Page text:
Howard was born in London in 1948.[3] In his early teenage years, he developed an interest in Western esotericism, occultism, and the paranormal, primarily through the fictional stories of writers like Dennis Wheatley, M. R. James, Algernon Blackwood, C. S. Lewis, H. Rider Haggard, Edgar Rice Burroughs, Sax Rohmer, Arthur Machen, Robert E. Howard, and H. P. Lovecraft.[4] Aged fourteen, he underwent an emergency operation and an associated near death experience, subsequently embarking on a study of spirituality, in particular through books on Tibetan Buddhism by authors like Lobsang Rampa.[4] He was intrigued by the prospect of magical practices continuing in Britain after reading a March 1963 article in the Daily Sketch detailing a "Black Magic Rite" alleged to have taken place near to the village of Clophill in Bedfordshire.[4] Shortly after, he watched a television interview with the prominent Wiccan Gerald Gardner, whose arguments against a hostile Christian clergyman impressed Howard.[4]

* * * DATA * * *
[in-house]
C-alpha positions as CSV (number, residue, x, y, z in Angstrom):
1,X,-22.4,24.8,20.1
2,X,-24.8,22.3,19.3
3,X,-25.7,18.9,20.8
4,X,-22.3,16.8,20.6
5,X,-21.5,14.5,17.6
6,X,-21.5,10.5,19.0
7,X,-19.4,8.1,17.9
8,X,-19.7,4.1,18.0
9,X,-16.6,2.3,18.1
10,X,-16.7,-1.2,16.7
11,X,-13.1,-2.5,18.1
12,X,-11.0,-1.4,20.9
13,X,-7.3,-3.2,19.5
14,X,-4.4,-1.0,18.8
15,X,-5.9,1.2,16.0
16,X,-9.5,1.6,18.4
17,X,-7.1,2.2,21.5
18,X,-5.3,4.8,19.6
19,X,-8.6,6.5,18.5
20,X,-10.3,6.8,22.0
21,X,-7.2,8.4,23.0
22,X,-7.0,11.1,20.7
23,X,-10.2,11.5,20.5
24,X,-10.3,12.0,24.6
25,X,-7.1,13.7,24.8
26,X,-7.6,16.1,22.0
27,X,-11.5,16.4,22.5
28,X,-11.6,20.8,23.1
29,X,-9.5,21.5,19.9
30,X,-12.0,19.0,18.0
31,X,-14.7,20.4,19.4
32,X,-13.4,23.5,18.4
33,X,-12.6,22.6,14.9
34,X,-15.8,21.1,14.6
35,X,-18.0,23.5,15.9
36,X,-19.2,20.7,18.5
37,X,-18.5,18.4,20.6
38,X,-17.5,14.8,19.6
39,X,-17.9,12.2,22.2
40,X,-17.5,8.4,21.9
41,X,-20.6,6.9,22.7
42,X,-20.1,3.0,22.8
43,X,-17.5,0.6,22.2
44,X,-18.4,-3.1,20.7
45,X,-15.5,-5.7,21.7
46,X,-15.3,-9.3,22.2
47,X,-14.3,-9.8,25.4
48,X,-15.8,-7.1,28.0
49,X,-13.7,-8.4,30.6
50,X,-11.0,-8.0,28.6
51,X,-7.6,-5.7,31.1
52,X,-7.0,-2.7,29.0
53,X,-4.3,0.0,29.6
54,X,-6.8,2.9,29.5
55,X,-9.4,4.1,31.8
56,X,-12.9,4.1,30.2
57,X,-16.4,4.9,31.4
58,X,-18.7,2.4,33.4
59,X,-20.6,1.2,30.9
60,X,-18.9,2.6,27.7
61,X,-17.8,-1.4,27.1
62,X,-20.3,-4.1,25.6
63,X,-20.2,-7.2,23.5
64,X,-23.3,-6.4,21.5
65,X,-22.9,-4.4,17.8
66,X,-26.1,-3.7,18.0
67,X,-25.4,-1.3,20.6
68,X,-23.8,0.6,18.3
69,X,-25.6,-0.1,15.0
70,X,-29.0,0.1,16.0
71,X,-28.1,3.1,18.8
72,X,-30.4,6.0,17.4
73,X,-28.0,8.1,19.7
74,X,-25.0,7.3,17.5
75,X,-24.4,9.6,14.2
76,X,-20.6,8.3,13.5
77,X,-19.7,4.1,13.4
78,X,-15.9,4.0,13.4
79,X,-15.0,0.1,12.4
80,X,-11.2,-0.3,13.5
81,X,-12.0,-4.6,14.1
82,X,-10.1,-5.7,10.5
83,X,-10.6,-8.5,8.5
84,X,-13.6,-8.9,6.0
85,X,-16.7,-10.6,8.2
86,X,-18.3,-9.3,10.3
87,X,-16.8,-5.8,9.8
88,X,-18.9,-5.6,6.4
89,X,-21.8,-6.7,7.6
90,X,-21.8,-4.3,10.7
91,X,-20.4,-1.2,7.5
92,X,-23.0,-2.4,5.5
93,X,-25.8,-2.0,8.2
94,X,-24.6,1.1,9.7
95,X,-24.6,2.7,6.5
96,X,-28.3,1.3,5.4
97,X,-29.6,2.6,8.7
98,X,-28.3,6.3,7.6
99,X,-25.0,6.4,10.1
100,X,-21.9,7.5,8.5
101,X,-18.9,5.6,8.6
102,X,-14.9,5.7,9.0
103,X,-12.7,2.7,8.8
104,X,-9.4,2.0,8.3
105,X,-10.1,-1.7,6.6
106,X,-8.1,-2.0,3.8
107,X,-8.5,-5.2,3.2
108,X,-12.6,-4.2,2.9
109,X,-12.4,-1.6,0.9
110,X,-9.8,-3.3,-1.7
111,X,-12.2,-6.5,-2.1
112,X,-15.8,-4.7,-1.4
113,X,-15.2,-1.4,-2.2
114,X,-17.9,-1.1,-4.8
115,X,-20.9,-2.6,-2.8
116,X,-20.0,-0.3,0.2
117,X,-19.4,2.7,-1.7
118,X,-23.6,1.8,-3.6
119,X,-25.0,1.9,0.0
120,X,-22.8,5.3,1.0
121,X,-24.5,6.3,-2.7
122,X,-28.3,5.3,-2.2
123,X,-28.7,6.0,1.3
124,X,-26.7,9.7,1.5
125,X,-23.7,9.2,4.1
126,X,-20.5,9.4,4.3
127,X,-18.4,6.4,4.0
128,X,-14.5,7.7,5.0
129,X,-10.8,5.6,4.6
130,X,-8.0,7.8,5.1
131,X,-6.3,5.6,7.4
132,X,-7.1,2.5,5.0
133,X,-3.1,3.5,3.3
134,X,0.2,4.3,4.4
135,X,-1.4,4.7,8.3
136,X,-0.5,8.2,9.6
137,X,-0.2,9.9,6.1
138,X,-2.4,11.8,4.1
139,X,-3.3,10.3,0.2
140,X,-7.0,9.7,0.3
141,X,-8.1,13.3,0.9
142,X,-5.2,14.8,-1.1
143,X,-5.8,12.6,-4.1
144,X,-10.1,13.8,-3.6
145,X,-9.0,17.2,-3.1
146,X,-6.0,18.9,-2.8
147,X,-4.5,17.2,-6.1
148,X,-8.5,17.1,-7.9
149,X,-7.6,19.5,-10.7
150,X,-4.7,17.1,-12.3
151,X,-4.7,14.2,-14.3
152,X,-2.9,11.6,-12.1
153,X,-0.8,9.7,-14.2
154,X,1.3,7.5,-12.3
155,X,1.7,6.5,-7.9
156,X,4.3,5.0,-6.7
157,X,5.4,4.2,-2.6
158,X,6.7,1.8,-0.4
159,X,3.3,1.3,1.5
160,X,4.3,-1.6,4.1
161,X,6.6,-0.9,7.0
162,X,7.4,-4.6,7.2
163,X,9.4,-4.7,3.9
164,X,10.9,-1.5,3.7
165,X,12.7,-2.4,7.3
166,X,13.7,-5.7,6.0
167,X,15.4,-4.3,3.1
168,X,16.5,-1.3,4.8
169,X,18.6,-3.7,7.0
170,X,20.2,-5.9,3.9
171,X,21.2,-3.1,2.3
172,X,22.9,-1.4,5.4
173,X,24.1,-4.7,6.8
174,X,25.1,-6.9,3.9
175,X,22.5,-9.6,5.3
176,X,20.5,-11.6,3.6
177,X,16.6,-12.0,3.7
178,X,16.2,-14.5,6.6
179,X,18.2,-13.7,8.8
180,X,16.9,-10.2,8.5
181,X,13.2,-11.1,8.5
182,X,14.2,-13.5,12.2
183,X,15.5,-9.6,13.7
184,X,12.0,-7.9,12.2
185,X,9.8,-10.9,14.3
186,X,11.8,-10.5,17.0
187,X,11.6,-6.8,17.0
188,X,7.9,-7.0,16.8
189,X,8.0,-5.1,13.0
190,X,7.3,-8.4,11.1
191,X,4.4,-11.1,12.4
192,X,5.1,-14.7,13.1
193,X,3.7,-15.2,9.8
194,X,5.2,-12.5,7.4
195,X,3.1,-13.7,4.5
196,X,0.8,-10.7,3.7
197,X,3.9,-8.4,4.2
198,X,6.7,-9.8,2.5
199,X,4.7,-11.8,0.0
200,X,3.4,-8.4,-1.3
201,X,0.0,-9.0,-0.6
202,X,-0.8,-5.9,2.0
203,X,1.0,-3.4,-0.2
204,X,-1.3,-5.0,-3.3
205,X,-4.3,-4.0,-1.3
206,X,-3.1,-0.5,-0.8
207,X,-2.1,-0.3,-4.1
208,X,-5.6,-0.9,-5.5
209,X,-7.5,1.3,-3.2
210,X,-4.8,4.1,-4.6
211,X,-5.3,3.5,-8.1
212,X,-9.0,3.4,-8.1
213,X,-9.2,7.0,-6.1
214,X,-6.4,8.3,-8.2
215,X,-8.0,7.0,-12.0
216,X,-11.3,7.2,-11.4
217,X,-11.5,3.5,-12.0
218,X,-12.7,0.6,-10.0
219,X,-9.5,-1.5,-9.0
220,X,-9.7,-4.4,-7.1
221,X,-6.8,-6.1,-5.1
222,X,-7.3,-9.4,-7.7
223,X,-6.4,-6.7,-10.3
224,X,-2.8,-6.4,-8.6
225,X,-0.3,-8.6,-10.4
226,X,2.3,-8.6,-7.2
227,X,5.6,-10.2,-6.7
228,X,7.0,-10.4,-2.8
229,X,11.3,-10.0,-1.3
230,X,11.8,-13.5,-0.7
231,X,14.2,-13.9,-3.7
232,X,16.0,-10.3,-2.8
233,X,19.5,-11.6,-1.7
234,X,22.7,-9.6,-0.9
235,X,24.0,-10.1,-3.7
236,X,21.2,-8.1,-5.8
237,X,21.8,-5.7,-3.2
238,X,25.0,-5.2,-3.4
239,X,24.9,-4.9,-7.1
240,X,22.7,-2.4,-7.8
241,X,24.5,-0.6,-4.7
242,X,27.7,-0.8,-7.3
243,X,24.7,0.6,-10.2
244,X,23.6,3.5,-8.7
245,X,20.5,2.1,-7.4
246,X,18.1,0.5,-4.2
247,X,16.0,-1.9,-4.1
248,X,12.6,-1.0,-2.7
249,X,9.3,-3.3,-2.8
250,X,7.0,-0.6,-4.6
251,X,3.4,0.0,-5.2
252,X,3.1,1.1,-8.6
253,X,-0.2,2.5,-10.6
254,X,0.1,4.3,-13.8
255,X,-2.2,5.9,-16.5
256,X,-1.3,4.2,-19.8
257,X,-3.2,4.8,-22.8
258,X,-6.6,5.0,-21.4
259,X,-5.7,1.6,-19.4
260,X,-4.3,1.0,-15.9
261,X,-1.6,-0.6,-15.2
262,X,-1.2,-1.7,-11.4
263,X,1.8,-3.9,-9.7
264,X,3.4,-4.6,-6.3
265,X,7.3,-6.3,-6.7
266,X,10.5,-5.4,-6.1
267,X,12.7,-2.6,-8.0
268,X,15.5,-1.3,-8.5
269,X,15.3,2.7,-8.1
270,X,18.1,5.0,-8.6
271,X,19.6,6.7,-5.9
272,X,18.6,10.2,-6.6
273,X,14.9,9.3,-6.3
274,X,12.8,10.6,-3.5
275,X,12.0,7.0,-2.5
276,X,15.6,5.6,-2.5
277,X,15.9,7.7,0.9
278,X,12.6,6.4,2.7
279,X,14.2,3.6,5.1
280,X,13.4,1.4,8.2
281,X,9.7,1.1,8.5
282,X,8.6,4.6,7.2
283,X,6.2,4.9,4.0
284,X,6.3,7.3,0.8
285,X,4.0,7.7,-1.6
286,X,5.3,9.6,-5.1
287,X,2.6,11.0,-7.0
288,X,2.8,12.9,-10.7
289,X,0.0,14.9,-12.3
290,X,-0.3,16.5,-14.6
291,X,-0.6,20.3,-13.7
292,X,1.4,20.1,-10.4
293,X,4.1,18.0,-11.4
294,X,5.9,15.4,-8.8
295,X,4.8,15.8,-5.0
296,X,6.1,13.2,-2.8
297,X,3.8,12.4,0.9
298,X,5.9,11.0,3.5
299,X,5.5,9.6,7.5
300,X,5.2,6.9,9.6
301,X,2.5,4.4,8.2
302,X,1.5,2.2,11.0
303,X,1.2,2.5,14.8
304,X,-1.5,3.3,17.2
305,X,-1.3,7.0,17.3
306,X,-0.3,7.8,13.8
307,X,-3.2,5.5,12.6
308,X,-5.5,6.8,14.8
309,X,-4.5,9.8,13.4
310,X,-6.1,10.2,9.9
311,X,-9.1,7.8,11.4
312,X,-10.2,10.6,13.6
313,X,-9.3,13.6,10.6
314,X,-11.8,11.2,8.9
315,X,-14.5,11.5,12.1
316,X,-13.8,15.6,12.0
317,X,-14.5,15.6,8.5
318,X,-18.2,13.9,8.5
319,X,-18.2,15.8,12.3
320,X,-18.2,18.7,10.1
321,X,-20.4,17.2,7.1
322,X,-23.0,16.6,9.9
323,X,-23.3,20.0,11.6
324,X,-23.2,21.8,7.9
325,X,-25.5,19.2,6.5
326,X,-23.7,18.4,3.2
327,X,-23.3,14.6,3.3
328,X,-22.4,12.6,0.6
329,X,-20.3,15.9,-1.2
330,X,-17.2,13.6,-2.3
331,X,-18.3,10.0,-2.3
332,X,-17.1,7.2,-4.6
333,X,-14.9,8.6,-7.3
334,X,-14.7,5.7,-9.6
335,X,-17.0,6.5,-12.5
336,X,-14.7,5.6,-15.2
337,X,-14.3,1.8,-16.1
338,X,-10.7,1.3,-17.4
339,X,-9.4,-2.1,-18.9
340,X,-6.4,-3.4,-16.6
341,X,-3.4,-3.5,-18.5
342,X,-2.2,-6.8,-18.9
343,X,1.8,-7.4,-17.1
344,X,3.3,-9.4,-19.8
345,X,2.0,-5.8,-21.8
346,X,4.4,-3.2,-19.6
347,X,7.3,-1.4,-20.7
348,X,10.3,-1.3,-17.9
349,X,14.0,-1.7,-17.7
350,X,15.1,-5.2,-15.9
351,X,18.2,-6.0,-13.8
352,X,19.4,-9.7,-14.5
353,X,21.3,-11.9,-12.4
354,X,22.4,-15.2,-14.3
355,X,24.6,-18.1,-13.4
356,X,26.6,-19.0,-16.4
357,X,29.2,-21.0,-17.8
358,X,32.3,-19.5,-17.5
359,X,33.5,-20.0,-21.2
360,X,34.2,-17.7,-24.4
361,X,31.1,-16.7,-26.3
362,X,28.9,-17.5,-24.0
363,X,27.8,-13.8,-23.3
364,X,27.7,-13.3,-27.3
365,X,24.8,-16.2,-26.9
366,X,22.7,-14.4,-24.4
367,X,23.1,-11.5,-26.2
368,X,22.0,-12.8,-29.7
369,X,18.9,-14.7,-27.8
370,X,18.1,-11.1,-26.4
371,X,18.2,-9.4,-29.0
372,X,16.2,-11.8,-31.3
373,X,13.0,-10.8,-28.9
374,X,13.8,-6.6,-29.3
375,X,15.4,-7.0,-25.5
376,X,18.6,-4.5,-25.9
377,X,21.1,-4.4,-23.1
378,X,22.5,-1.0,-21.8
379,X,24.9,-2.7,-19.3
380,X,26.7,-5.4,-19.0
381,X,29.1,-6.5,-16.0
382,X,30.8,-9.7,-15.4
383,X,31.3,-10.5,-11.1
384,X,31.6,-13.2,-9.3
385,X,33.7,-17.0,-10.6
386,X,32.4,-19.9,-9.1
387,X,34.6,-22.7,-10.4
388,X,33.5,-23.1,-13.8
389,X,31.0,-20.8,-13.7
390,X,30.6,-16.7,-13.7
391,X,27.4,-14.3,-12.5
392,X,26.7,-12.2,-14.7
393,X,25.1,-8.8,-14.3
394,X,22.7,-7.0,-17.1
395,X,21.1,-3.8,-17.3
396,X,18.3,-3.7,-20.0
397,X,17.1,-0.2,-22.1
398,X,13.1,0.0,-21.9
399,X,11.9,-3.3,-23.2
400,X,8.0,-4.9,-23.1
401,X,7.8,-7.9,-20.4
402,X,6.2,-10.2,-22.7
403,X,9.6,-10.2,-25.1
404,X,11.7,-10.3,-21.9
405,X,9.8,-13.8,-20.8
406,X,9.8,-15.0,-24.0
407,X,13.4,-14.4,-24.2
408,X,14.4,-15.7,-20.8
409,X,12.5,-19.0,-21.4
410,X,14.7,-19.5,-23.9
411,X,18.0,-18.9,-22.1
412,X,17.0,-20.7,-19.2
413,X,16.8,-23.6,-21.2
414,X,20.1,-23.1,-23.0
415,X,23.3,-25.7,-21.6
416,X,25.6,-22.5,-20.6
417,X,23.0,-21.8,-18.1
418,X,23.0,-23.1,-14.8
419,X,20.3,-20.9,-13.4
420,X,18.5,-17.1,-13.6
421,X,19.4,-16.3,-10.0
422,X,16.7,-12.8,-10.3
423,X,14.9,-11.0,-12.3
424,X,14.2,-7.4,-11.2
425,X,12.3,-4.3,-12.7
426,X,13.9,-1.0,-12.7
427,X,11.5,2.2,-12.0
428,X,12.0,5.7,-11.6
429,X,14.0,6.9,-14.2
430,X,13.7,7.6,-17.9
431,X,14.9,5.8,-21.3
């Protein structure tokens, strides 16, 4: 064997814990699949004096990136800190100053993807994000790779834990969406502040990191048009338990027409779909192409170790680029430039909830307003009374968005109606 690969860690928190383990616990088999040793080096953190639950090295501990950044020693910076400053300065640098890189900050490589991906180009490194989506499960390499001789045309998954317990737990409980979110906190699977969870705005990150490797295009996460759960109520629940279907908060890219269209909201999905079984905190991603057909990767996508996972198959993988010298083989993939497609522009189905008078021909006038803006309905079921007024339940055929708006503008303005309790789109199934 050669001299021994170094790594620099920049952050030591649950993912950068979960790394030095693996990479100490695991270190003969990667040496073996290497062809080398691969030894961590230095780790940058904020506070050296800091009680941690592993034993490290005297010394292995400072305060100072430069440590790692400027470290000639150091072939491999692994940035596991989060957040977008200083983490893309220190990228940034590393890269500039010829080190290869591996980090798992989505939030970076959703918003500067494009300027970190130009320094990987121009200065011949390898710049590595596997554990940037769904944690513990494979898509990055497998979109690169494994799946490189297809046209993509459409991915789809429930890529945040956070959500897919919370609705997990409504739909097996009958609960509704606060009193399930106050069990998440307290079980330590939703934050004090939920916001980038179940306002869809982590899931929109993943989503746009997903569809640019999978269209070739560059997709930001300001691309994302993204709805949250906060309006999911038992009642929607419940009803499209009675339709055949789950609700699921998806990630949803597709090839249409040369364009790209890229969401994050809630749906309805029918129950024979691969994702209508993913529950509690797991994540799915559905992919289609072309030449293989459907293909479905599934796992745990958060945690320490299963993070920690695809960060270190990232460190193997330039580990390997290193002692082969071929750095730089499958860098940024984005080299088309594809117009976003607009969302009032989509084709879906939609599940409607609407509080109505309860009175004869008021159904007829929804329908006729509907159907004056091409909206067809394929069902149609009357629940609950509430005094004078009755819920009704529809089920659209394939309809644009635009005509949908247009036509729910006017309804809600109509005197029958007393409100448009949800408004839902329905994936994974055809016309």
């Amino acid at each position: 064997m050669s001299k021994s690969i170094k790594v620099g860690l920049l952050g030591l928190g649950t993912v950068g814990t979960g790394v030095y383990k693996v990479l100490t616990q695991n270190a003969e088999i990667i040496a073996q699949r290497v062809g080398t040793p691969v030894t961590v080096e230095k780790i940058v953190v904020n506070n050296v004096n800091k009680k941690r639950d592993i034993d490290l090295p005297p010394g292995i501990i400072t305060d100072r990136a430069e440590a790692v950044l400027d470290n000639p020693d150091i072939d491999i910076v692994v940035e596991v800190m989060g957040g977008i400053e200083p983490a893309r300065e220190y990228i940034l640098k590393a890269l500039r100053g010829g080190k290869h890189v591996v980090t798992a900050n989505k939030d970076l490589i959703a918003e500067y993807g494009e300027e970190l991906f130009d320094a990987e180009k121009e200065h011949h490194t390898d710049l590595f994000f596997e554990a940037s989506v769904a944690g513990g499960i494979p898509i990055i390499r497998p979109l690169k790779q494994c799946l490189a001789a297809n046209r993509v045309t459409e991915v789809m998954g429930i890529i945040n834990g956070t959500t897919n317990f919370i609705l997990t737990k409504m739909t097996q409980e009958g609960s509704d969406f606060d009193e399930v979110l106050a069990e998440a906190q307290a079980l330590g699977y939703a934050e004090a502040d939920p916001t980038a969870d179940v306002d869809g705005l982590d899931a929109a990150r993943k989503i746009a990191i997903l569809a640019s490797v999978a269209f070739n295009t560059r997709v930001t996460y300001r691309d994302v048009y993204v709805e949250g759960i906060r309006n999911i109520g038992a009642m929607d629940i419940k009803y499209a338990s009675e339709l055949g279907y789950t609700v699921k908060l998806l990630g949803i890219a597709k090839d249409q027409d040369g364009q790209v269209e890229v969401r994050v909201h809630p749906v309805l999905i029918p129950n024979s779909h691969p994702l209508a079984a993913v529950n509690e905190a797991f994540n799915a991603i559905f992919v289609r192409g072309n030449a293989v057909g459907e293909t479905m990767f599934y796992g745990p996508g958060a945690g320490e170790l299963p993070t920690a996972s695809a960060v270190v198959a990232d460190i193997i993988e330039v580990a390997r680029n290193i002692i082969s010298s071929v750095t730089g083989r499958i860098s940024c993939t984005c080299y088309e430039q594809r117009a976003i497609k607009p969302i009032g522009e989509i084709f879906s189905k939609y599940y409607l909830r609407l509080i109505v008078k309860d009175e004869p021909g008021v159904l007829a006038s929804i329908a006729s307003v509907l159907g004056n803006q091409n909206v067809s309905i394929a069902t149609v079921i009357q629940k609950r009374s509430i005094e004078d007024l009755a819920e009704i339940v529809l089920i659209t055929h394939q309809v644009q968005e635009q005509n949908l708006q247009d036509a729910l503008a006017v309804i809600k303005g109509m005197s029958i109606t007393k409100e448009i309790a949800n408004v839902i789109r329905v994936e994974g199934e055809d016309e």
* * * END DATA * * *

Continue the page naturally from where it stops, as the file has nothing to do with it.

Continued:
He went on to study at an agricultural college in Somerset, as part of which he was assigned to a work placement on a smallholding between Wincanton and Castle Cary which was run by two elderly spinster sisters.[5] An elderly man who sometimes worked on the farm recounted to Howard various aspects of local folklore, including a belief in witchcraft. The old man informed him that the spinsters nailed rowan twigs above the doors to their barn and cowshed on May Eve and Halloween in order to ward off fairies and "black witches", also telling him that there were solitary female "witches" living on the border between Devon and Somerset who used magic to either curse or cure ailments.[5]